I've had pieces in the past that were grey, and I used gun blue to darken them, then seasoned it, and it turned out great.
Good luck.

Offline Lewis Downey

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Re: seasoning color, when does it happen for you?
« Reply #9 on: January 23, 2018, 04:03:37 PM »
Herman thank you for your insights.

I'll read about gun blueing a bit; is it food safe? How do we know? I am not sure about its long term effect on the underlying metal -- maybe it protects the metal, but how do we know? I am a half-prone to a conservators' perspective and have not read of conservators using gun blue on cast iron. Tannic acid, yes, but gun blue has not showed up in my research yet. I expect to be slow to move in that direction but would like to see pictures of some of your pieces. If you have reference material about the process that would be appreciated too.

Yes in the top picture the pot was grey. I pretty much always clean to bare metal, which is predictably grey. The seasoned piece turned out dark grey, not as black as my mother's skillets but nice and dark. I doubt it will ever be used again, so it is unlikely to darken more due to use. Using a pan seems to be *the* great way to turn it black. If you happen to see that little kettle in real life you'll recognize that it is not jet black, but you probably won't be bothered by its color.

What I am asking about in this thread is the timing of the color change in the seasoning process. Does your cast iron actually darken when you season it in the oven?  If so, do you apply oil when the pan is hot, warm, or cold?  Mine darkens when the oil is applied to hot iron, before it goes in the oven. Mine generally does not darken more while it is inside of the oven. This seems a little odd, and I'm hoping to gain insights into the way seasoning works for others. Thanks!
« Last Edit: January 23, 2018, 10:46:05 PM by Lewisland »

Offline Herman Gagne

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Re: seasoning color, when does it happen for you?
« Reply #10 on: January 25, 2018, 02:58:13 PM »
Lewis,
I have no idea if gun blue is safe on cookware, I'd refrain from using it; I've only used it on ashtrays,  stove keys, and odd cast iron pieces like lamp bases.
I believe the color changes occur once the oil has reached a certain high temp. Different oils "smoke" at different temps.
And I also believe it make no difference when the oil is applied, cold, hot, or in between. The point is to get it to 450-500 degrees.
Again, the "seasoning" occurs at the instant of getting to the smoking point or thereabout. My first coat results in a somewhat flat black, much the same as before, because the oil penetrates in the pores of the metal; the second coat stays more on the surfaces, giving a nice semi gloss finish.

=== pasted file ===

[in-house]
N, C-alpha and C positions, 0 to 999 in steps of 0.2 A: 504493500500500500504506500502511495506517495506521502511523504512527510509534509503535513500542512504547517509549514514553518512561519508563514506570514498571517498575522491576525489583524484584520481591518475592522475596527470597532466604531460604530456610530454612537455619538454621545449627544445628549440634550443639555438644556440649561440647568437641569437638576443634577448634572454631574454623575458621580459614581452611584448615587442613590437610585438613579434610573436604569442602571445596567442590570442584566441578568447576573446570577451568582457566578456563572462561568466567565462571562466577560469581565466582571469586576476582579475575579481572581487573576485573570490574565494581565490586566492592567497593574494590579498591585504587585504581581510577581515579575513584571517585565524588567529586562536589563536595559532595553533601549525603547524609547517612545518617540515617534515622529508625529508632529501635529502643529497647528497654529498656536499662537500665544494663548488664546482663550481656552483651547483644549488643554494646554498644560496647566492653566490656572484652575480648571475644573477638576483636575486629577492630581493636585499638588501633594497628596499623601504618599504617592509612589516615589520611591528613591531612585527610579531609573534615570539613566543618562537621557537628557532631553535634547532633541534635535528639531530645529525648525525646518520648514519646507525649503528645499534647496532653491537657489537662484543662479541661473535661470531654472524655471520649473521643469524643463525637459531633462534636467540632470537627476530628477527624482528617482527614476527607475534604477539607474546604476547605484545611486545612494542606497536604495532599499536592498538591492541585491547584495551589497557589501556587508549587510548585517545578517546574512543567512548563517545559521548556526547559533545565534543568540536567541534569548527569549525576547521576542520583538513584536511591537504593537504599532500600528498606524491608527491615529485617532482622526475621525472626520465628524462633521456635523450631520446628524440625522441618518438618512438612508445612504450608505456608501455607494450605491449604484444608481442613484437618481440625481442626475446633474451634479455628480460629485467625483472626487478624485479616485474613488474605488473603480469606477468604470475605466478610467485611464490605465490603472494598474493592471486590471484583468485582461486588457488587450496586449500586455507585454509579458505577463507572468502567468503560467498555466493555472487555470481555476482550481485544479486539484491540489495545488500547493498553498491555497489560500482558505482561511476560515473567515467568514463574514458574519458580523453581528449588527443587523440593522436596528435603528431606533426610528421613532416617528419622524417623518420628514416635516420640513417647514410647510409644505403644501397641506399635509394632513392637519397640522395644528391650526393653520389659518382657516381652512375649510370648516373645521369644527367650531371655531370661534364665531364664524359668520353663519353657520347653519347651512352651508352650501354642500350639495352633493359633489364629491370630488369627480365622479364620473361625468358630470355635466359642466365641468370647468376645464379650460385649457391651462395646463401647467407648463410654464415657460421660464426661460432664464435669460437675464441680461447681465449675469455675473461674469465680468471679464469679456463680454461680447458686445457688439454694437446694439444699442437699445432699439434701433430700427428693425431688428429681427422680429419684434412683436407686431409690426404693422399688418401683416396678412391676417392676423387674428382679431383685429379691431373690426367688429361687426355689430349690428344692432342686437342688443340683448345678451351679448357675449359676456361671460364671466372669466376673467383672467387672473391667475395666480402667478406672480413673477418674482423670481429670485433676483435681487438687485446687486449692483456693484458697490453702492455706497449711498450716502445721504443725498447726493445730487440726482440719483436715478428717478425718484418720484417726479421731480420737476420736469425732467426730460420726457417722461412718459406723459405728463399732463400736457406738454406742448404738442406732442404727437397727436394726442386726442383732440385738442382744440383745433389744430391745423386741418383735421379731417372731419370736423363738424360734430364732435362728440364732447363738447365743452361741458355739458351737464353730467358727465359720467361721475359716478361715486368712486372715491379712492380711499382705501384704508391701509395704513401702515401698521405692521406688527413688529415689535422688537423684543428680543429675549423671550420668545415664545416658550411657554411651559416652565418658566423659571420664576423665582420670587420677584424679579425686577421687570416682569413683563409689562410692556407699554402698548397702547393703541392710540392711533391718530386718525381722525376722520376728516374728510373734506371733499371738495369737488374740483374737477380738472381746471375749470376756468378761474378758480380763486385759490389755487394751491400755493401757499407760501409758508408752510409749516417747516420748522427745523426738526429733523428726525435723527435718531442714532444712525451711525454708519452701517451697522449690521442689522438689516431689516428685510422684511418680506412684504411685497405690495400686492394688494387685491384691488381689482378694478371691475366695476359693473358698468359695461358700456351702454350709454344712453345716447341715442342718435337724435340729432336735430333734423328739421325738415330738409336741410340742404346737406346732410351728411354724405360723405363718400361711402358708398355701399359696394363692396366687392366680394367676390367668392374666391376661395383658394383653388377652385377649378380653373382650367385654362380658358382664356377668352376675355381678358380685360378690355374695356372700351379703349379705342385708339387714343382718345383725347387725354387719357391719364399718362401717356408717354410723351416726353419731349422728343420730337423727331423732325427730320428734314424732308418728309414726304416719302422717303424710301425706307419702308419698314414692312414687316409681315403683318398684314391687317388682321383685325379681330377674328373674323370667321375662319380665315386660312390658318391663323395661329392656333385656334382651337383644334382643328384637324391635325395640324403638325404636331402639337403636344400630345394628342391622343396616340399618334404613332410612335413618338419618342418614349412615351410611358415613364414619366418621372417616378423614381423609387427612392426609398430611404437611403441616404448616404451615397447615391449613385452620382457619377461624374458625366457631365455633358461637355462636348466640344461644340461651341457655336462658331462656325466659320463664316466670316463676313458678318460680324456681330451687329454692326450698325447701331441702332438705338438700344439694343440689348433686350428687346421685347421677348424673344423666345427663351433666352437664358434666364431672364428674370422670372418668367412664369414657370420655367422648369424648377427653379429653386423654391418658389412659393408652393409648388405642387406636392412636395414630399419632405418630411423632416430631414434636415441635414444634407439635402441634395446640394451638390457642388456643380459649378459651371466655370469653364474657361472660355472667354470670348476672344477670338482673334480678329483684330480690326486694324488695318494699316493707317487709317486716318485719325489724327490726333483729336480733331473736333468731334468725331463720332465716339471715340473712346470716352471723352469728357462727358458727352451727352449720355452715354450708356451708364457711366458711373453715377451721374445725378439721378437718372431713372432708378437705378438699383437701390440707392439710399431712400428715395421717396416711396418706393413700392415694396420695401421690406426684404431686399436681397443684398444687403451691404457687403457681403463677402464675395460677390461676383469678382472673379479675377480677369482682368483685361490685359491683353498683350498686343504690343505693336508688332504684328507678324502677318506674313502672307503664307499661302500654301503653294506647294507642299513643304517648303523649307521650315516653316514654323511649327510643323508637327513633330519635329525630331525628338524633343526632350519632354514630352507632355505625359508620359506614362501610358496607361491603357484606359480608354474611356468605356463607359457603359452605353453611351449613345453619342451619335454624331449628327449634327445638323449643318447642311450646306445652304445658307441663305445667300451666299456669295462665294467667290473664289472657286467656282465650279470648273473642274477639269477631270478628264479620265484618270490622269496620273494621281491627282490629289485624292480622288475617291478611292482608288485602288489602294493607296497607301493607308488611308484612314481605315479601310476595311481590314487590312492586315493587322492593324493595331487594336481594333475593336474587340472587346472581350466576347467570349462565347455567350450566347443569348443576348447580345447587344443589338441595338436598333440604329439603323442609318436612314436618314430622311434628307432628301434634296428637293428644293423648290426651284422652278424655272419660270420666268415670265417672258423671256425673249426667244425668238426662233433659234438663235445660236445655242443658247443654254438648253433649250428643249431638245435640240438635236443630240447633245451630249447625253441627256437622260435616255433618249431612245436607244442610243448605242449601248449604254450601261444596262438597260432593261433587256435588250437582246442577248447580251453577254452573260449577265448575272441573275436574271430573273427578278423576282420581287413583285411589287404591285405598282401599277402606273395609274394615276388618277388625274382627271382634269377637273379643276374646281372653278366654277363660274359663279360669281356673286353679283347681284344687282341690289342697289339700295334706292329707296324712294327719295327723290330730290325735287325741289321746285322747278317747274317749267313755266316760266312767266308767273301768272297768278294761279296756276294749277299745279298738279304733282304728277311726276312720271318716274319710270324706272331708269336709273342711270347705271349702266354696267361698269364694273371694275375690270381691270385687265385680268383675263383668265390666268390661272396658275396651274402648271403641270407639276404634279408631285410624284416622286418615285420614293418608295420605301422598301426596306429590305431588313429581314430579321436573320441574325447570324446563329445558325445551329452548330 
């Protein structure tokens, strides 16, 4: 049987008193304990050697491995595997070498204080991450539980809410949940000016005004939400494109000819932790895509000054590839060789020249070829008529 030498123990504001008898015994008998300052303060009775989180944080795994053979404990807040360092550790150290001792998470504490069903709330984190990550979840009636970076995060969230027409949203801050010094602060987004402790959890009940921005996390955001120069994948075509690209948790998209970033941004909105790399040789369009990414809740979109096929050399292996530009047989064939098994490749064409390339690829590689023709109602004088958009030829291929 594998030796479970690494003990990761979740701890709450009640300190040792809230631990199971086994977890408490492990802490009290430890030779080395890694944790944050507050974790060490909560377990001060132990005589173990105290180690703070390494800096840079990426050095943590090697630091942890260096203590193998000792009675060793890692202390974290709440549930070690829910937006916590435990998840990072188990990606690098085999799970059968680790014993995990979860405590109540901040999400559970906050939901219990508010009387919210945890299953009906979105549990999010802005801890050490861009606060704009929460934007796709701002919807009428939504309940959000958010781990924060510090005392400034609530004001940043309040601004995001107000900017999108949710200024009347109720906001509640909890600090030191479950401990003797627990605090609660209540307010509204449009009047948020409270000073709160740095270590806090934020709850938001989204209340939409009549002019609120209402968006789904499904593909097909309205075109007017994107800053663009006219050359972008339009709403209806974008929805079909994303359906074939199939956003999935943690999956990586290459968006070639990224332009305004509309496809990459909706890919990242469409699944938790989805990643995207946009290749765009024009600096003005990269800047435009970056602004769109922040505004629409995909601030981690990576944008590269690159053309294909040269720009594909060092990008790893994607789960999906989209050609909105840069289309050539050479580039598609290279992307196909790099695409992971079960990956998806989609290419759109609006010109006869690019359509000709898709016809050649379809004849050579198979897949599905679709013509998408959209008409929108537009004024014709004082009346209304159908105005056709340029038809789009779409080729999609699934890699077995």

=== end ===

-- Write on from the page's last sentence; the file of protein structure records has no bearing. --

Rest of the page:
From my experience, all oils turn a shade of brown when heated enough, but on black cast iron, you can't see that brown.
Everyone has different methods of seasoning, but the basic principle remains the same: get the oil to the smoke point, and you're in business. One trick however is to wipe off the oil real good before putting it in the oven, otherwise you'll get a blotchy finish...
Good luck

Offline Fritz Neuhauser

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Re: seasoning color, when does it happen for you?
« Reply #11 on: March 17, 2019, 12:43:04 PM »
This is an interesting thread. I'm still a little new to the CI world, so  I did not know that "jet black" was the color goal of CI. I have restored ten pieces so far, skillets, Ableskiver pans, and two french roll pans, and when I'm finished with the two seasonings, They tend to be a very dark, rich chocolatey brown, which I find to be very attractive on my wall next to some black pieces I've purchased and not restored. Is there an unspoken rule that CI must be "jet black" to be considered perfect? :-/ That is a real question, I would like to know. I will still prefer the deep, dark brown color and I don't plan on selling them.

Offline Russell Ware

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Re: seasoning color, when does it happen for you?
« Reply #12 on: March 17, 2019, 08:22:16 PM »
The color of your iron should be a color you can live with. Color is going to be dictated by the oil you use. What oil are you using?

Offline Greg Stahl

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Re: seasoning color, when does it happen for you?
« Reply #13 on: March 17, 2019, 09:33:22 PM »
Quote
This is an interesting thread. I'm still a little new to the CI world, so  I did not know that "jet black" was the color goal of CI. I have restored ten pieces so far, skillets, Ableskiver pans, and two french roll pans, and when I'm finished with the two seasonings, They tend to be a very dark, rich chocolatey brown, which I find to be very attractive on my wall next to some black pieces I've purchased and not restored. Is there an unspoken rule that CI must be "jet black" to be considered perfect? :-/ That is a real question, I would like to know. I will still prefer the deep, dark brown color and I don't plan on selling them.
There are about as many seasoning methods and oils as there are opinions on how it should be done.  Bottom line is this, do what you like, what makes you happy and forget about what anyone else says.  Over the years, I changed from one thing to another and back again. I was happy all the time, but looked for better ways to skin the rabbit. 

If you like it......it is MARVELOUS!!!!

One thing to note, some older cast iron has more of a gray finish to it when you strip it down, sort of what the first pictures showed.  These pieces seldom get anywhere near the color of cast iron from Griswold and Wagner in the 20-40's.  The cast iron is different.
"NO MORE MISTER NICE GUY!!" Alice Cooper.